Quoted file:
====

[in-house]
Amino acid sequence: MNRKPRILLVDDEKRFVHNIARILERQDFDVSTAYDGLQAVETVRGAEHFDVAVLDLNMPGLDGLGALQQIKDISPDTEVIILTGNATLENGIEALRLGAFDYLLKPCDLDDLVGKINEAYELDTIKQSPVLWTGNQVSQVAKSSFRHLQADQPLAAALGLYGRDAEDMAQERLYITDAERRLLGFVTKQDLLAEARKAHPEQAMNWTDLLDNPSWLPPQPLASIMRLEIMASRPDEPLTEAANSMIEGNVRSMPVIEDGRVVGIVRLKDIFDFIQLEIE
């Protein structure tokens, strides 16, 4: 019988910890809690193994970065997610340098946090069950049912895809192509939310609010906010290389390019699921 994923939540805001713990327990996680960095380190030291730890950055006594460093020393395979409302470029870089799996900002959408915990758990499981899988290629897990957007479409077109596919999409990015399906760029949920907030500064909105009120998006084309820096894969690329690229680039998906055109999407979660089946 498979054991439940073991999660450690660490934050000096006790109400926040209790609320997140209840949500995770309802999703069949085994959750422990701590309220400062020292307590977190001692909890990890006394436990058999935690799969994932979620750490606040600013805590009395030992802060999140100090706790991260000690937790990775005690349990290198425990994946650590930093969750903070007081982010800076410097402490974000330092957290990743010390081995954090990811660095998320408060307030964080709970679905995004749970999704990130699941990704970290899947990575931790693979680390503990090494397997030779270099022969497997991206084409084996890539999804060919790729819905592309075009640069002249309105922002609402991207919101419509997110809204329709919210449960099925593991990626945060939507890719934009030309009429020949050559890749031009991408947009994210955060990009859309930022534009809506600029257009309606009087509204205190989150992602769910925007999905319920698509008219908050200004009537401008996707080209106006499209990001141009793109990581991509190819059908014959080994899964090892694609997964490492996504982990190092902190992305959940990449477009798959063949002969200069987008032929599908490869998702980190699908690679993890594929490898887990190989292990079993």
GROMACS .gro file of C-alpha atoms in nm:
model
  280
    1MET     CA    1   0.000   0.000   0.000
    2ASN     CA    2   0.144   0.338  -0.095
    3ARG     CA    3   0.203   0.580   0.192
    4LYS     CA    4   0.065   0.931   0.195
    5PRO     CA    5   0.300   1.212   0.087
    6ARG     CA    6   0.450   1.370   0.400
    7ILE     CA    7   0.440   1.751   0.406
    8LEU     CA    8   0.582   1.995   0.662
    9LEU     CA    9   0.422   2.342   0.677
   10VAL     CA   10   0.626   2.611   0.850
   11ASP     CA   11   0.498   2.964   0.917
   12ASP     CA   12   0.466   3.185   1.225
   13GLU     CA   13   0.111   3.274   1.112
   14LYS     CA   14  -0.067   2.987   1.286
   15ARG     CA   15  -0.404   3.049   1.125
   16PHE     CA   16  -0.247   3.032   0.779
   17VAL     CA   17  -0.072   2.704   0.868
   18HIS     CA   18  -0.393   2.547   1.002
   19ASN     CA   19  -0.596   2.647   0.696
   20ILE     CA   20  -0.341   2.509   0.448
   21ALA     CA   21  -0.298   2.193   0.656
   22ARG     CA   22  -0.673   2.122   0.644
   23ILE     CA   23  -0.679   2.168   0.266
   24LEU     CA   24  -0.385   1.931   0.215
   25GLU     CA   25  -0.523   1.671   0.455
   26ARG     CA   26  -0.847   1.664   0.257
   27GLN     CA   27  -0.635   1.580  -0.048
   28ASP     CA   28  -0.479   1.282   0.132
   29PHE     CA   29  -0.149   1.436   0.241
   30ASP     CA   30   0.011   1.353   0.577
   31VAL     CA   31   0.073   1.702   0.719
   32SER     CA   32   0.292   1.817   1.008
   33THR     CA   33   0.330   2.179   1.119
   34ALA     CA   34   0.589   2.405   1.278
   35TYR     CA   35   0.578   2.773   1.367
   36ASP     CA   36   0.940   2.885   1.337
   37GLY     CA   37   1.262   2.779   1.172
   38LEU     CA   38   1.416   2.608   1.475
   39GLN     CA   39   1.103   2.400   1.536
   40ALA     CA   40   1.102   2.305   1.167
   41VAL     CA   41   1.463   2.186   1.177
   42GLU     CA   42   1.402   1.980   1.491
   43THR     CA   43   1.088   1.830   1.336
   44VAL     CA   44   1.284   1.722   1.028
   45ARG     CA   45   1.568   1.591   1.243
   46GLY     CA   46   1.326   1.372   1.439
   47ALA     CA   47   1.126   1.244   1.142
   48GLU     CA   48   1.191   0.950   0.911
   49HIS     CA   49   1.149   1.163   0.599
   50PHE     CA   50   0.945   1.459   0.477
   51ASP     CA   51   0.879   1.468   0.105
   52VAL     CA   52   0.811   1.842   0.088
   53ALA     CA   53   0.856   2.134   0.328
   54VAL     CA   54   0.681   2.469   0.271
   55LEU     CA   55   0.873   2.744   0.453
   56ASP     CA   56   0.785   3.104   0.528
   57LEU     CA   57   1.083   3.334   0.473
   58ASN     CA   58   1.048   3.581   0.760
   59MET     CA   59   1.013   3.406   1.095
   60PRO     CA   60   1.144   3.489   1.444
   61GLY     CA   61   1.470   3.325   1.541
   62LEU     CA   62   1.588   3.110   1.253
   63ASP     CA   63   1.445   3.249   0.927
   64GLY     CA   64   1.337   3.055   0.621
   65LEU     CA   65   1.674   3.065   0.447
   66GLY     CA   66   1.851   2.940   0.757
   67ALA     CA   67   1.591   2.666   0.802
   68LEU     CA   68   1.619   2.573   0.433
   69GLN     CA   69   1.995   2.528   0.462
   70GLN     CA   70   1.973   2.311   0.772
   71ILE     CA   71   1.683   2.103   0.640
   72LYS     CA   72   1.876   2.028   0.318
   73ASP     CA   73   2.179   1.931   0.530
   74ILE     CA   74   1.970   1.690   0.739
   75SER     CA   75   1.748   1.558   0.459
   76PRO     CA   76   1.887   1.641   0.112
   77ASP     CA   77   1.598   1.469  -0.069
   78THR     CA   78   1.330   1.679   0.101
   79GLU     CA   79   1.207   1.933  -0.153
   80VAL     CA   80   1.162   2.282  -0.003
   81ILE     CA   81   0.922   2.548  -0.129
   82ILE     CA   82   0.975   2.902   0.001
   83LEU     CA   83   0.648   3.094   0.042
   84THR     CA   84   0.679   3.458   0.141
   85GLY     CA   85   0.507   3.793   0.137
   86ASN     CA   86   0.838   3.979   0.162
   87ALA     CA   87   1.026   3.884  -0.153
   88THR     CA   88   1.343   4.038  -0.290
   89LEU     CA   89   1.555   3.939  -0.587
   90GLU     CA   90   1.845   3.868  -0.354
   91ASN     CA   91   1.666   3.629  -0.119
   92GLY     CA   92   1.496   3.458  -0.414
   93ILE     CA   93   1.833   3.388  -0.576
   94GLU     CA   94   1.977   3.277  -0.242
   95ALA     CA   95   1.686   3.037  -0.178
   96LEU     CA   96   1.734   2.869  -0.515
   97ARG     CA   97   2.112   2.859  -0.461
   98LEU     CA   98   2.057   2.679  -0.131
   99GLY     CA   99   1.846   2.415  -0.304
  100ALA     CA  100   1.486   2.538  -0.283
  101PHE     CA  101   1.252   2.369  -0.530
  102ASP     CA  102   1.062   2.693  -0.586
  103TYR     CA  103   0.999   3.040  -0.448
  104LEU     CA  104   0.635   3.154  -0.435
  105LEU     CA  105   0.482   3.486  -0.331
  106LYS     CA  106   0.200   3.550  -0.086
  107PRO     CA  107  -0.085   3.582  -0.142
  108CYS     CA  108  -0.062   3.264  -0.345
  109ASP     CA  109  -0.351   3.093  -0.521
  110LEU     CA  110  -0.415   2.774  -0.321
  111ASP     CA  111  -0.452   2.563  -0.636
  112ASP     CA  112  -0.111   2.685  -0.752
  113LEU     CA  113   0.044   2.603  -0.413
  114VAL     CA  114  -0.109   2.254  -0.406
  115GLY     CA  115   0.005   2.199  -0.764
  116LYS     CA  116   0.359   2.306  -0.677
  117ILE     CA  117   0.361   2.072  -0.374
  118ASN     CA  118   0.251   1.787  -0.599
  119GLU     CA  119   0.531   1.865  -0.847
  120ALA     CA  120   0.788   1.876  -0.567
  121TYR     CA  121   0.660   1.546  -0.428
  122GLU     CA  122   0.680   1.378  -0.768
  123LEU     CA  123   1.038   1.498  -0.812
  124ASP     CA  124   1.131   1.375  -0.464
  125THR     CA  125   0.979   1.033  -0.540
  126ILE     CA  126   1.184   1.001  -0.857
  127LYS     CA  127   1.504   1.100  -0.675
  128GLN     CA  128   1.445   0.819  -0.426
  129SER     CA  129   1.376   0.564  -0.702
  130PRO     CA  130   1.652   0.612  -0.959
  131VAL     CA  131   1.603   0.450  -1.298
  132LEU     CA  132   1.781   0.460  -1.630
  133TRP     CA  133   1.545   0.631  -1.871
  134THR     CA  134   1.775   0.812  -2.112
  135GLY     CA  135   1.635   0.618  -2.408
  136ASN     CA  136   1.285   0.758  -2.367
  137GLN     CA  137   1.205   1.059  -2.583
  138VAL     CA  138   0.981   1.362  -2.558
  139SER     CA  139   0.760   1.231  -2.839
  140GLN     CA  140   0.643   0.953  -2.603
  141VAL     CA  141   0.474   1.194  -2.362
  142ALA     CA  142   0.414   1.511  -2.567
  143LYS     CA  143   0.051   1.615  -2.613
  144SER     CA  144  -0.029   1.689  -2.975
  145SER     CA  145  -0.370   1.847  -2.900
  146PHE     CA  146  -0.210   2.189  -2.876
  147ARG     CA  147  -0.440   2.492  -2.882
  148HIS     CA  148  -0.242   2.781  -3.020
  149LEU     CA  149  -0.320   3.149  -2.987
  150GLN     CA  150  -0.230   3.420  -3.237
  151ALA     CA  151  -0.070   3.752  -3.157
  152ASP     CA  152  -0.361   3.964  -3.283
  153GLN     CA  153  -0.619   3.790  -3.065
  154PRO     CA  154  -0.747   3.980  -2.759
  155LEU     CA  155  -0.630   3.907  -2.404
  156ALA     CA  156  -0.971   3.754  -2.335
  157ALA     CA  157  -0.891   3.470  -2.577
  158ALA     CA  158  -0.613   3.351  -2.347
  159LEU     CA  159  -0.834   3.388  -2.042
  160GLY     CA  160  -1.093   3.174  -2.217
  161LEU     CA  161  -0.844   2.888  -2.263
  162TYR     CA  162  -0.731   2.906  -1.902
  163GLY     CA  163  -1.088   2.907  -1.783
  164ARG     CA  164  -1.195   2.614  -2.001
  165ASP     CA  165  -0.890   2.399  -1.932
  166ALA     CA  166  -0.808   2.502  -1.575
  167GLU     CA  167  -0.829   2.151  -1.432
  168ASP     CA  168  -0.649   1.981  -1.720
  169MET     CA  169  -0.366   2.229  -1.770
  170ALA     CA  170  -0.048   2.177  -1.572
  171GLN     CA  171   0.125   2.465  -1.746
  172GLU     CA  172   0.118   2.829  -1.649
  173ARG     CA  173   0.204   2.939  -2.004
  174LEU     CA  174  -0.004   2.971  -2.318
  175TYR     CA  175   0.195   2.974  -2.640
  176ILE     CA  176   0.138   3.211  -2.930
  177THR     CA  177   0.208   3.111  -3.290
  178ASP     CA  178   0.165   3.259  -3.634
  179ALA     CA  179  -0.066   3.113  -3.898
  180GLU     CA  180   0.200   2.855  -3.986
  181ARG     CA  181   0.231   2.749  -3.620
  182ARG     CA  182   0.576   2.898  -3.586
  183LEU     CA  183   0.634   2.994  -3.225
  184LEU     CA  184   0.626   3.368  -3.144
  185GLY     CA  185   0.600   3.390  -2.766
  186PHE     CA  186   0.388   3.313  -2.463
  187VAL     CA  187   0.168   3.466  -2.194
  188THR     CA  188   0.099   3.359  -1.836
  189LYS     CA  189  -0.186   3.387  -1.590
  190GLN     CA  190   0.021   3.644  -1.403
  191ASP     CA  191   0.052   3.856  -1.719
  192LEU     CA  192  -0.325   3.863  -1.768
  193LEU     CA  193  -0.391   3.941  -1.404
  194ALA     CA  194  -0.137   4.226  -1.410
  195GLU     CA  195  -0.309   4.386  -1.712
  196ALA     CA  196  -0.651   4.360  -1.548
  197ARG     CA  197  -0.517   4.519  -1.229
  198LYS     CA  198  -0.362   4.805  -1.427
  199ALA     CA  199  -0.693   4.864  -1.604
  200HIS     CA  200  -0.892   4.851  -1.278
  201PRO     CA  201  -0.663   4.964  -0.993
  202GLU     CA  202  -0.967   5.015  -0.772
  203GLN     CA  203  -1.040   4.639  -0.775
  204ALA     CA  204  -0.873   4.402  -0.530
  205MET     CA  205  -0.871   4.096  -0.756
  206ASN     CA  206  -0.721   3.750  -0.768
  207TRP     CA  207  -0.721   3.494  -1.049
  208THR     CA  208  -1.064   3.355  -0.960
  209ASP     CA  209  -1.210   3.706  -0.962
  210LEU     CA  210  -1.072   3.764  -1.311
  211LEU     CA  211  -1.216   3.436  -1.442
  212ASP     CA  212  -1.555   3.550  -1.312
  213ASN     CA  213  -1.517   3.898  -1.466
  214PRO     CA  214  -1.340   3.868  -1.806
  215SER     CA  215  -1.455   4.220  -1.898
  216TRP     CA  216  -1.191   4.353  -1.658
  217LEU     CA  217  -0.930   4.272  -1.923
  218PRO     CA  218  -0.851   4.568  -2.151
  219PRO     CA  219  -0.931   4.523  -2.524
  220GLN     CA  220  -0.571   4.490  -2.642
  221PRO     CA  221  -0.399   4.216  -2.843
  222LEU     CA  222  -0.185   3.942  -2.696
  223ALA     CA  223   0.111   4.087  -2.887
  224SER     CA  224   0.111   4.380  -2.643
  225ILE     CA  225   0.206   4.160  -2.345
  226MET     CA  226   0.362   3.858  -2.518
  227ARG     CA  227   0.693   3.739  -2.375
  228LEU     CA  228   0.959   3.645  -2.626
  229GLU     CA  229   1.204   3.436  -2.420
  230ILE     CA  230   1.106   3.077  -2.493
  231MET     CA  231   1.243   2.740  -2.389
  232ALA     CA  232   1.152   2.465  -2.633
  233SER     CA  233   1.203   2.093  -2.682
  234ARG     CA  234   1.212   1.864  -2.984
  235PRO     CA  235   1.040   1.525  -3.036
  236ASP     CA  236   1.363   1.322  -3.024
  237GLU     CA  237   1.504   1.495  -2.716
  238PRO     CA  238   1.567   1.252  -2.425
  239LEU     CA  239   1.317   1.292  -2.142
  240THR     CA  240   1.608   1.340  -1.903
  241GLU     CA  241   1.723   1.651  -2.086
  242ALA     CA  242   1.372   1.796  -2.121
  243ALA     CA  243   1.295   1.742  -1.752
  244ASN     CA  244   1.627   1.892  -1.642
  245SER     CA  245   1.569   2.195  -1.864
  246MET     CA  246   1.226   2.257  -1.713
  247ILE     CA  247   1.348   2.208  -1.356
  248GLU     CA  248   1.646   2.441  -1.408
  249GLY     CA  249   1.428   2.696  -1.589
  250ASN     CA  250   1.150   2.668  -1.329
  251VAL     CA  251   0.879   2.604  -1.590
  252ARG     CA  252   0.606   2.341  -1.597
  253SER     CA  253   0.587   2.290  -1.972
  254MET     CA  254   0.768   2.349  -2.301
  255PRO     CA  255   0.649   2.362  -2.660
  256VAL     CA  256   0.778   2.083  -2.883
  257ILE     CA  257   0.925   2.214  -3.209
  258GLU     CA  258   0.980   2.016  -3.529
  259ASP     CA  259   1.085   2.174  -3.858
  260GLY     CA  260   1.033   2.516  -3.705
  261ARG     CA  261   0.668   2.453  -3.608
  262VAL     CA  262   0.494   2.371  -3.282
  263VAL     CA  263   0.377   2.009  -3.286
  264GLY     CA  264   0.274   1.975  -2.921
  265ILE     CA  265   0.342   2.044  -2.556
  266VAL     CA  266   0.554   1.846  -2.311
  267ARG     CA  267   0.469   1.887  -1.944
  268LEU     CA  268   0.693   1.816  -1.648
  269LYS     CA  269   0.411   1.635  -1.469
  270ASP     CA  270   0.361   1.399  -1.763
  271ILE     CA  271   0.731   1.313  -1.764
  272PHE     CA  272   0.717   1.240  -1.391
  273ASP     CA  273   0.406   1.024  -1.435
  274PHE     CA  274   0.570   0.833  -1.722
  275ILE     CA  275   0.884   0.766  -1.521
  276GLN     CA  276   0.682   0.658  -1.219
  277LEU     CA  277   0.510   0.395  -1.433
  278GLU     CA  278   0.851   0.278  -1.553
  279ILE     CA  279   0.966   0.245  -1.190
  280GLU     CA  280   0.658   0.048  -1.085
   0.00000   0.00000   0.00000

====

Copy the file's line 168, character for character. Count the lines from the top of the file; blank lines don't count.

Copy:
  162TYR     CA  162  -0.731   2.906  -1.902